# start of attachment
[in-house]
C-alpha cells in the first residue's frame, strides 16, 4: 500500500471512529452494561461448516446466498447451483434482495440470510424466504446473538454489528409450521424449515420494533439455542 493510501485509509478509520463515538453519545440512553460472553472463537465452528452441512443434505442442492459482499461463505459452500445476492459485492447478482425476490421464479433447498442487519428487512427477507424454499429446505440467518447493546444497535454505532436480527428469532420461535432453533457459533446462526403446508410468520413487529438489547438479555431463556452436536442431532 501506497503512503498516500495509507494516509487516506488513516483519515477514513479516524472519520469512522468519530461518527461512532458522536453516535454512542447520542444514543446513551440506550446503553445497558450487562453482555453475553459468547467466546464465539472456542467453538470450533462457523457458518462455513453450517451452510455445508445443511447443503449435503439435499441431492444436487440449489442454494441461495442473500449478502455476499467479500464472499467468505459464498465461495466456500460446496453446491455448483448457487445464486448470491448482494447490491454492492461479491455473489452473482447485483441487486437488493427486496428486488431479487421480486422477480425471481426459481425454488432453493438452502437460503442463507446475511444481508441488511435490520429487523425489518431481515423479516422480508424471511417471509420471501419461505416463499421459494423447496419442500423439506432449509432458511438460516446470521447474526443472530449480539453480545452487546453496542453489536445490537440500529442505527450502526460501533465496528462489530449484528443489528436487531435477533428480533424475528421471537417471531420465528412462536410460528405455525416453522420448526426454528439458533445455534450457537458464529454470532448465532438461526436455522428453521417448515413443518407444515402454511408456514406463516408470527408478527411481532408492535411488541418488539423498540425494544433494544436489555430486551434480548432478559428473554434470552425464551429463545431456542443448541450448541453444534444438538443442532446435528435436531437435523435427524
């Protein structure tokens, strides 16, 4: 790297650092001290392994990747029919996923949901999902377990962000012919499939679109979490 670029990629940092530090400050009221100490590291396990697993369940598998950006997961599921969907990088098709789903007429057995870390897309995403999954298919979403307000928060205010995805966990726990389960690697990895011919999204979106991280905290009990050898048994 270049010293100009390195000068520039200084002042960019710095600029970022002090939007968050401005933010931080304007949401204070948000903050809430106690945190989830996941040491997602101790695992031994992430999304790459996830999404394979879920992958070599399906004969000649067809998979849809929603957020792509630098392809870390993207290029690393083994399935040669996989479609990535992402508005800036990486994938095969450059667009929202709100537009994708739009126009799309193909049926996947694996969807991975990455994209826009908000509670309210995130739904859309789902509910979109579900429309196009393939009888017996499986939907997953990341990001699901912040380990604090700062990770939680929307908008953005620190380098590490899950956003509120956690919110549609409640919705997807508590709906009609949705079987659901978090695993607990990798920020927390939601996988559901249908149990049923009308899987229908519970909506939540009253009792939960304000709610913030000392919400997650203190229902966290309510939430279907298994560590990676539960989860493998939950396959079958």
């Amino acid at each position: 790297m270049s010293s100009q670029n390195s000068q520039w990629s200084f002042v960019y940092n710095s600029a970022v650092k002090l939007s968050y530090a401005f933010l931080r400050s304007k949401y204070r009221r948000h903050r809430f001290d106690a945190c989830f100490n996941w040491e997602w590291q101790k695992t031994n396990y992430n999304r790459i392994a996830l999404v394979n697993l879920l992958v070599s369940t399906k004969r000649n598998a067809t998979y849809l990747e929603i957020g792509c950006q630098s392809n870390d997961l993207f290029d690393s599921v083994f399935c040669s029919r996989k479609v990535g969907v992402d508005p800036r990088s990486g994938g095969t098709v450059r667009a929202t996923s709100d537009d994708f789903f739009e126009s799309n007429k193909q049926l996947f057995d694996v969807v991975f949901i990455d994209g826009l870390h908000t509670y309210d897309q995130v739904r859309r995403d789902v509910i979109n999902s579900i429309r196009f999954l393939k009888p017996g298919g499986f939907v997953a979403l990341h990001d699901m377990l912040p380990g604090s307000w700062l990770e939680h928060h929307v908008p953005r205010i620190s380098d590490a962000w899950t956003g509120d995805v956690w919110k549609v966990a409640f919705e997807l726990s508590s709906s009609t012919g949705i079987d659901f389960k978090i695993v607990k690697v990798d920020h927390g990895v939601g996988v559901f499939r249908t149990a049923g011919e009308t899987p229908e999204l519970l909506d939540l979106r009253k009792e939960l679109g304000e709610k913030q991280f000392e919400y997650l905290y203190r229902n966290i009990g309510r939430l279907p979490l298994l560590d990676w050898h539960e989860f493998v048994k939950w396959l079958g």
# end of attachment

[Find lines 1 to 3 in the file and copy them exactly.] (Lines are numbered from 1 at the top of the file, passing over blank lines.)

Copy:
[in-house]
C-alpha cells in the first residue's frame, strides 16, 4: 500500500471512529452494561461448516446466498447451483434482495440470510424466504446473538454489528409450521424449515420494533439455542 493510501485509509478509520463515538453519545440512553460472553472463537465452528452441512443434505442442492459482499461463505459452500445476492459485492447478482425476490421464479433447498442487519428487512427477507424454499429446505440467518447493546444497535454505532436480527428469532420461535432453533457459533446462526403446508410468520413487529438489547438479555431463556452436536442431532 501506497503512503498516500495509507494516509487516506488513516483519515477514513479516524472519520469512522468519530461518527461512532458522536453516535454512542447520542444514543446513551440506550446503553445497558450487562453482555453475553459468547467466546464465539472456542467453538470450533462457523457458518462455513453450517451452510455445508445443511447443503449435503439435499441431492444436487440449489442454494441461495442473500449478502455476499467479500464472499467468505459464498465461495466456500460446496453446491455448483448457487445464486448470491448482494447490491454492492461479491455473489452473482447485483441487486437488493427486496428486488431479487421480486422477480425471481426459481425454488432453493438452502437460503442463507446475511444481508441488511435490520429487523425489518431481515423479516422480508424471511417471509420471501419461505416463499421459494423447496419442500423439506432449509432458511438460516446470521447474526443472530449480539453480545452487546453496542453489536445490537440500529442505527450502526460501533465496528462489530449484528443489528436487531435477533428480533424475528421471537417471531420465528412462536410460528405455525416453522420448526426454528439458533445455534450457537458464529454470532448465532438461526436455522428453521417448515413443518407444515402454511408456514406463516408470527408478527411481532408492535411488541418488539423498540425494544433494544436489555430486551434480548432478559428473554434470552425464551429463545431456542443448541450448541453444534444438538443442532446435528435436531437435523435427524
């Protein structure tokens, strides 16, 4: 790297650092001290392994990747029919996923949901999902377990962000012919499939679109979490 670029990629940092530090400050009221100490590291396990697993369940598998950006997961599921969907990088098709789903007429057995870390897309995403999954298919979403307000928060205010995805966990726990389960690697990895011919999204979106991280905290009990050898048994 270049010293100009390195000068520039200084002042960019710095600029970022002090939007968050401005933010931080304007949401204070948000903050809430106690945190989830996941040491997602101790695992031994992430999304790459996830999404394979879920992958070599399906004969000649067809998979849809929603957020792509630098392809870390993207290029690393083994399935040669996989479609990535992402508005800036990486994938095969450059667009929202709100537009994708739009126009799309193909049926996947694996969807991975990455994209826009908000509670309210995130739904859309789902509910979109579900429309196009393939009888017996499986939907997953990341990001699901912040380990604090700062990770939680929307908008953005620190380098590490899950956003509120956690919110549609409640919705997807508590709906009609949705079987659901978090695993607990990798920020927390939601996988559901249908149990049923009308899987229908519970909506939540009253009792939960304000709610913030000392919400997650203190229902966290309510939430279907298994560590990676539960989860493998939950396959079958």